ABU DHABI — Saudi Aramco, the world's biggest oil company, is prepared for a listing on the Riyadh stock exchange and it will take place "very soon," its CEO said Tuesday.
"What we have always said is that Aramco is ready for listing whenever the shareholders make a decision to list," Aramco President and CEO Amin Nasser told reporters at the World Energy Conference in Abu Dhabi.
"And as you heard from His Royal Highness Prince Abdulaziz yesterday, it is going to be very soon. So, we are ready — that is the bottom line."
Nasser also confirmed the state oil giant's aims to list internationally in addition to Saudi Arabia, though did not specify which other locations are under consideration.
"The primary listing is to list locally but we are ready also for listing outside in other districts," Nasser said.
When asked whether he would prefer to see Aramco list in Tokyo, Japan, he replied: "We are ready to list wherever shareholders decide."
Reuters reported on Monday that the kingdom plans to list 1% of Aramco on its local stock exchange before the end of this year and another 1% in 2020, citing sources, as first steps ahead of a public sale of roughly 5% of the company.
The oil giant has delayed its IPO, originally scheduled for 2018, reportedly over Saudi concerns about public scrutiny over its finances and because of the complexity of its corporate structure. The listing would be the largest public offering in history.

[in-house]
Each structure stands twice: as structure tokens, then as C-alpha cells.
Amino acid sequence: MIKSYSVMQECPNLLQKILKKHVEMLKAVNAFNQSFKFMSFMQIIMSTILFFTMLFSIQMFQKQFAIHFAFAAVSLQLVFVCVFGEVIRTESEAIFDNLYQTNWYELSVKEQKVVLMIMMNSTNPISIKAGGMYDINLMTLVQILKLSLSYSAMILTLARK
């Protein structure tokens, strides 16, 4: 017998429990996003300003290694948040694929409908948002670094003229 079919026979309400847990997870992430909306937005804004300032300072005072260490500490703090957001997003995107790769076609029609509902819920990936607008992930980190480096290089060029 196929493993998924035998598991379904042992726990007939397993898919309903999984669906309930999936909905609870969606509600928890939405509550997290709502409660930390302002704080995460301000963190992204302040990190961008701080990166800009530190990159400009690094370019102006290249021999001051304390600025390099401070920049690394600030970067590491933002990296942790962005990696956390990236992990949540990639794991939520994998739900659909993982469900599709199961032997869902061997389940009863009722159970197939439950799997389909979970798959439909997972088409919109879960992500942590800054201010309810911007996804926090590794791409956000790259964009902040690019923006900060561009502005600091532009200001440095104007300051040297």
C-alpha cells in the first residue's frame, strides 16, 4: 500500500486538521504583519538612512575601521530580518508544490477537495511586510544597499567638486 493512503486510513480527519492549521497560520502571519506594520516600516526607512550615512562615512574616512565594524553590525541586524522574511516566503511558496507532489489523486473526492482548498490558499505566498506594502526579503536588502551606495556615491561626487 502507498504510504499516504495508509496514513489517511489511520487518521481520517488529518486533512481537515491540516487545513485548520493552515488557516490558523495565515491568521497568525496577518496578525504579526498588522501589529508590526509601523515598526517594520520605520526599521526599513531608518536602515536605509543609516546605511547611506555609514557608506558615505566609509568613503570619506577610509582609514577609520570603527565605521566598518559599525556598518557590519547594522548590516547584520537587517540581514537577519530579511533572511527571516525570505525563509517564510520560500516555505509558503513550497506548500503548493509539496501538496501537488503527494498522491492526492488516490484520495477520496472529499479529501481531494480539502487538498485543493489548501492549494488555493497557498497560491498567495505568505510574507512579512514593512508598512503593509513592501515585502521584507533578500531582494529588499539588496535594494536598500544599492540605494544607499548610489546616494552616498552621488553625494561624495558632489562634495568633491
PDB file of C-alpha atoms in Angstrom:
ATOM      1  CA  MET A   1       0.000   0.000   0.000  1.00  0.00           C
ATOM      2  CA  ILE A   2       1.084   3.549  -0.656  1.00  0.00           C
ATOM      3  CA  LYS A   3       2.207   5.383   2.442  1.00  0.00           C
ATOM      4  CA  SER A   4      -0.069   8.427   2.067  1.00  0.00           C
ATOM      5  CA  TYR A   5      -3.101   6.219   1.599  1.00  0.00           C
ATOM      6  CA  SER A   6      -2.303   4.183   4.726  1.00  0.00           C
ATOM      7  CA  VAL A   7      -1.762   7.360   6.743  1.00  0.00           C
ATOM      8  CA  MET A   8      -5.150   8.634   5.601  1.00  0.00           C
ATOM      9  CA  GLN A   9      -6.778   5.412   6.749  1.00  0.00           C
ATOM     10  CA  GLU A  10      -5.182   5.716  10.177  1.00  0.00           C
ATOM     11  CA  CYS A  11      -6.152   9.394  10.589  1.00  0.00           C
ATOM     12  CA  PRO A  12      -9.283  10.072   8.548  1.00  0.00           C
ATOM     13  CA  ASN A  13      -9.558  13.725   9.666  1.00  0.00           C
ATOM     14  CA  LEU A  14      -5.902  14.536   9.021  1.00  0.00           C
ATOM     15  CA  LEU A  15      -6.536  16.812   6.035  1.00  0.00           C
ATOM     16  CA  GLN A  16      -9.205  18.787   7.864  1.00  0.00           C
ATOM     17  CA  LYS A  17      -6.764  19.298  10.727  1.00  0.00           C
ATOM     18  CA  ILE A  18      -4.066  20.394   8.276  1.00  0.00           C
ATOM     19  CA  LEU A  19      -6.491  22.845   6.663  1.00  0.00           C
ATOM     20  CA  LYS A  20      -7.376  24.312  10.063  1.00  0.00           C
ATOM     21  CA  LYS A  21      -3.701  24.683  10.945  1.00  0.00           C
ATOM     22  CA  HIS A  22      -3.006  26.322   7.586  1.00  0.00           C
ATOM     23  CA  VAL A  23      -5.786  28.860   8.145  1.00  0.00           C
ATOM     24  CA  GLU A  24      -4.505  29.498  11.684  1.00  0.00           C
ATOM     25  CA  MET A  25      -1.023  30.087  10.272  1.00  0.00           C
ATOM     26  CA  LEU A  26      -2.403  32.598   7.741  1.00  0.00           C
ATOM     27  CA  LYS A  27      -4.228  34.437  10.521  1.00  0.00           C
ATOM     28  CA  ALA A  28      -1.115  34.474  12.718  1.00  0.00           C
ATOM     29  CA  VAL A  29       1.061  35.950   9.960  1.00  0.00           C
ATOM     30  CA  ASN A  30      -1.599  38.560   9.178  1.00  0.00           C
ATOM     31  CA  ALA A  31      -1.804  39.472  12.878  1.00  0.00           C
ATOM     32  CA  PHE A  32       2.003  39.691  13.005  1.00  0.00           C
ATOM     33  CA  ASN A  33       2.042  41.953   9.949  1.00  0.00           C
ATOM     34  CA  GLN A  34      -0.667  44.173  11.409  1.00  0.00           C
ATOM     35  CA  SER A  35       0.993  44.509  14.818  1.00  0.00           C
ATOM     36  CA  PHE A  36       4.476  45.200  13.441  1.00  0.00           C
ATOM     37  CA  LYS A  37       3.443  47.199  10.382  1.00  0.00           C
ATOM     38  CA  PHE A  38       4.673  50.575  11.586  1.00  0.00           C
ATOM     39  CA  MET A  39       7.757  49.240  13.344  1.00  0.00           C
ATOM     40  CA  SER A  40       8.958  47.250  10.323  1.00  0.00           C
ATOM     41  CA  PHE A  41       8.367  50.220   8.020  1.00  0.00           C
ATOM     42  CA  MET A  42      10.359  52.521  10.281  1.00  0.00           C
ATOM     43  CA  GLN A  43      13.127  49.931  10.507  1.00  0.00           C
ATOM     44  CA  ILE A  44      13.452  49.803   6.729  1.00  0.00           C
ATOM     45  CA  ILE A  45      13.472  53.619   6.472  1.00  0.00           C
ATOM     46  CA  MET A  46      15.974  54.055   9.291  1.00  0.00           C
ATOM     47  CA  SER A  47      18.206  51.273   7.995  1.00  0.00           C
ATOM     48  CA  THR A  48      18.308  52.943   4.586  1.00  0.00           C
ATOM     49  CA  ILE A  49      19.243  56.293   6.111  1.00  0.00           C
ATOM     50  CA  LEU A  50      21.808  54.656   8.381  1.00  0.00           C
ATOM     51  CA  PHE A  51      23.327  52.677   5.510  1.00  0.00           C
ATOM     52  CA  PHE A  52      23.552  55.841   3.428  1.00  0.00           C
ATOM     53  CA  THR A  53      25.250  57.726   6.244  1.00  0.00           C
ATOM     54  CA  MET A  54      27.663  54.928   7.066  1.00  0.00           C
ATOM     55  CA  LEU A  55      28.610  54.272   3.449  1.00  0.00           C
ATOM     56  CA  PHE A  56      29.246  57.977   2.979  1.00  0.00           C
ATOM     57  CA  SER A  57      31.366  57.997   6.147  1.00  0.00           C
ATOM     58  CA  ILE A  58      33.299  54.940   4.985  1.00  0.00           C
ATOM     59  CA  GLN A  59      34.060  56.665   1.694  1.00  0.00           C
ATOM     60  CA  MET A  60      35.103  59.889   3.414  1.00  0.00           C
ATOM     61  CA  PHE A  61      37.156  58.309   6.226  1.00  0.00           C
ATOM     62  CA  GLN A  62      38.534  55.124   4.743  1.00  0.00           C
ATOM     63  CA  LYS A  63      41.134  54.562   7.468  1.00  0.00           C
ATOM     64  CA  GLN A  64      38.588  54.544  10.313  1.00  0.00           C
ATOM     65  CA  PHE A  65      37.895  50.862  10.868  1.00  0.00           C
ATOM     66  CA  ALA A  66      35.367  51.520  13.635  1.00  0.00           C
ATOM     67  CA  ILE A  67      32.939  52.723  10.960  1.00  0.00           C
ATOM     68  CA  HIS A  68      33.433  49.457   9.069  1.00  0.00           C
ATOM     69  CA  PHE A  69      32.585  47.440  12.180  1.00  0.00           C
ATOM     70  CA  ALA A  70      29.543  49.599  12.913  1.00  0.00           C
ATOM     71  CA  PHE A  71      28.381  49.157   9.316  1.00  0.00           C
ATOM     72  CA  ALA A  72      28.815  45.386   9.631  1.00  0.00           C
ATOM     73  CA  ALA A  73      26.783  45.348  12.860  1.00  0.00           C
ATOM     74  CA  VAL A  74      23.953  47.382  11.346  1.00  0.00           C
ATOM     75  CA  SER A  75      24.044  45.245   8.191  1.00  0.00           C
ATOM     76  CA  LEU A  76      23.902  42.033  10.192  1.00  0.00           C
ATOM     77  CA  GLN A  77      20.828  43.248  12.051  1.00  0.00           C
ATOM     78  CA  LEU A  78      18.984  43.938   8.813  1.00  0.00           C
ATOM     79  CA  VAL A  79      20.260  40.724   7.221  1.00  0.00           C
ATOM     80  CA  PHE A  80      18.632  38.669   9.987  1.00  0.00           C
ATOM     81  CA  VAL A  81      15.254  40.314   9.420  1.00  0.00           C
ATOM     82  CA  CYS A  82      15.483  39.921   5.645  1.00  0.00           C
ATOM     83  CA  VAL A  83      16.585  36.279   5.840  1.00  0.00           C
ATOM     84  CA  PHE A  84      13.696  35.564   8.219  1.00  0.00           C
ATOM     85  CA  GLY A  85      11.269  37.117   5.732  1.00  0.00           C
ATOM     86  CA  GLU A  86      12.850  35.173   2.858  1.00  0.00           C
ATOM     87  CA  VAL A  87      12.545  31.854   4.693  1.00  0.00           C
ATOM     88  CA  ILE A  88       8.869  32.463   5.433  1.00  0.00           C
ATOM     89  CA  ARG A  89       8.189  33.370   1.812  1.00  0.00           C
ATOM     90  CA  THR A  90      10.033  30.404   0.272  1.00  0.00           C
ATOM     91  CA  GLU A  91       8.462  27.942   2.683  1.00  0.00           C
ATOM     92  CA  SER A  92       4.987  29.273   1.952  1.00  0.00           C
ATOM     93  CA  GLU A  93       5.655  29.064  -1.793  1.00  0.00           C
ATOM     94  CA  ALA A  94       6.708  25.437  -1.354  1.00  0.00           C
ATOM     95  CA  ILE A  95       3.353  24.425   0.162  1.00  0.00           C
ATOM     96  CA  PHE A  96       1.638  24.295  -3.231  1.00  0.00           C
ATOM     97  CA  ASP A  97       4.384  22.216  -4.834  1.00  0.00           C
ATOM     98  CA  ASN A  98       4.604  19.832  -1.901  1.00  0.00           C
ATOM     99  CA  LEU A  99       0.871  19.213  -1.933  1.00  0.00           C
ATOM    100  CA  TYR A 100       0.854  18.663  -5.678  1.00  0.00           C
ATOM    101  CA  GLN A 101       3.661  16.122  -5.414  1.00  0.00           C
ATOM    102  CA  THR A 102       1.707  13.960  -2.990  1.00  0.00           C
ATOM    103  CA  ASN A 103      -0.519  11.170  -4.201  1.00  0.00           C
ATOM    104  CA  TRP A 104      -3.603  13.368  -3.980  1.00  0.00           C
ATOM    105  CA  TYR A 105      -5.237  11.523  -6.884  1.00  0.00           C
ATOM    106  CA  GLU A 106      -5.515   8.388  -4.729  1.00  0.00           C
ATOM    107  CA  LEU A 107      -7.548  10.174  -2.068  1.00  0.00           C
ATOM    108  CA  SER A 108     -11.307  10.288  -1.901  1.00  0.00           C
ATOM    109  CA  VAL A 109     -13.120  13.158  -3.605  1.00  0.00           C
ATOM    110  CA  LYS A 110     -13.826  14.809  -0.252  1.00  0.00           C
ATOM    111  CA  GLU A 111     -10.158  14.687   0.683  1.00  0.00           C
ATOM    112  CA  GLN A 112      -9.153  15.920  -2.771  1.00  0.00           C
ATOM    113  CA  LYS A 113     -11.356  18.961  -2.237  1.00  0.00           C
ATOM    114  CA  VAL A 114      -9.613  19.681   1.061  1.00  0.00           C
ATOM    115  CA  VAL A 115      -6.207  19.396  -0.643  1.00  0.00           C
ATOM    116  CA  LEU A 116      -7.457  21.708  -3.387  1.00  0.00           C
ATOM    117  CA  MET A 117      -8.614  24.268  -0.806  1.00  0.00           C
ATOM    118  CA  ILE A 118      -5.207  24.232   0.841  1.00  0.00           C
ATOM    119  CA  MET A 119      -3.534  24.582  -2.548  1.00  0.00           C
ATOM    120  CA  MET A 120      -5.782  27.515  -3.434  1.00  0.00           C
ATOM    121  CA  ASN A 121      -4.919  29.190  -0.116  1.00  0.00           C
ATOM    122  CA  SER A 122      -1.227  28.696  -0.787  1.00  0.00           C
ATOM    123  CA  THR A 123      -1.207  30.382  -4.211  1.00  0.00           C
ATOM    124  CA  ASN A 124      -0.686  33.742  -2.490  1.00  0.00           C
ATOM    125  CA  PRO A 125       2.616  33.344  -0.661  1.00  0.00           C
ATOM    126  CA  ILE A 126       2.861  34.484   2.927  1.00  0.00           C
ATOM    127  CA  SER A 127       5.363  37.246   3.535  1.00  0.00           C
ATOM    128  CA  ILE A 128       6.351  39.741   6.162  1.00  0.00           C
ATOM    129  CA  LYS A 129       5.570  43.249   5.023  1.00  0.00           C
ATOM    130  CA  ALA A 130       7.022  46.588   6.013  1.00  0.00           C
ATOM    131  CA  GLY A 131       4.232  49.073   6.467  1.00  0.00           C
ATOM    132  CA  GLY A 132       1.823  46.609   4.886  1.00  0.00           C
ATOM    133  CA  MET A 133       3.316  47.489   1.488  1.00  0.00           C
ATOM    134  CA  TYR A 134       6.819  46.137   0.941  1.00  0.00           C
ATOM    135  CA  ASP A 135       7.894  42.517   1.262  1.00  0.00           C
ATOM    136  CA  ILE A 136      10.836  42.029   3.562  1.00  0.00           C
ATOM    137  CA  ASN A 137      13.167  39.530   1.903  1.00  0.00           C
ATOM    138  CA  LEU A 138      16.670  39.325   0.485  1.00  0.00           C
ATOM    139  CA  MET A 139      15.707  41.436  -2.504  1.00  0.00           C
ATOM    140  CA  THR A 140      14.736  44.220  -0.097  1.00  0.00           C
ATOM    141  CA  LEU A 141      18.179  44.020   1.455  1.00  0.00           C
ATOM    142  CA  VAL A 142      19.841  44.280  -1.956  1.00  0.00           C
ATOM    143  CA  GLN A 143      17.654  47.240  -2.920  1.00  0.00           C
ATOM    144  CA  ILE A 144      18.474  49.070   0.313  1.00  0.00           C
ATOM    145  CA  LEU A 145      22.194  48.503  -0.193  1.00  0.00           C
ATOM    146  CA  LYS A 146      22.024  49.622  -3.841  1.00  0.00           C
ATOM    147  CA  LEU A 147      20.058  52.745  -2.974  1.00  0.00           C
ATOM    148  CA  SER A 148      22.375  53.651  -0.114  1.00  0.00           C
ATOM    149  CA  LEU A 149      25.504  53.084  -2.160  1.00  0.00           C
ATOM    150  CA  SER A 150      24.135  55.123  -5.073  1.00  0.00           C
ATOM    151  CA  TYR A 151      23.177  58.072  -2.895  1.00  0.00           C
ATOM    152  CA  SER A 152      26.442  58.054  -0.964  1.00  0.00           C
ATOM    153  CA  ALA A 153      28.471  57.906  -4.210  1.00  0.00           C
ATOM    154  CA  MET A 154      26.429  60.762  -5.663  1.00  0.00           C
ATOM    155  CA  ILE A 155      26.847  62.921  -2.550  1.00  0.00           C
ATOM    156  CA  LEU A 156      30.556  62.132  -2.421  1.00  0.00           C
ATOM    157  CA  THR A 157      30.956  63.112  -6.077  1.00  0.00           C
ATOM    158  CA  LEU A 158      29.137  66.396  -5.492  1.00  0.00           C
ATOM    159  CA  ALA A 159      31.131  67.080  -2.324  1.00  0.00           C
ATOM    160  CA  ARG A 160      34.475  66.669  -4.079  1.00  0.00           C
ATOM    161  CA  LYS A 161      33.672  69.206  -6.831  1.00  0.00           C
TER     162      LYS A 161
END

Speaking on Monday, new Saudi Energy Minister Prince Abdulaziz bin Salman underlined the importance of regulation for Saudi Aramco, as it gears up for its long-anticipated IPO.
"I have no doubt in my mind that emphasizing the separation between Aramco, the corporate, and the ministry as regulator is a must," he told CNBC contributor Helima Croft at an audience of delegates.
"The regulator cannot be a person, the regulator has to be an institution. That regulator role has to be defined, and the contours of the role of the regulator has to be understood," he added.
The Aramco listing would aim to drum up cash for a government looking to significantly reduce its budget deficit and diversify its economy beyond oil as part of Crown Prince Mohammed bin Salman's Vision 2030.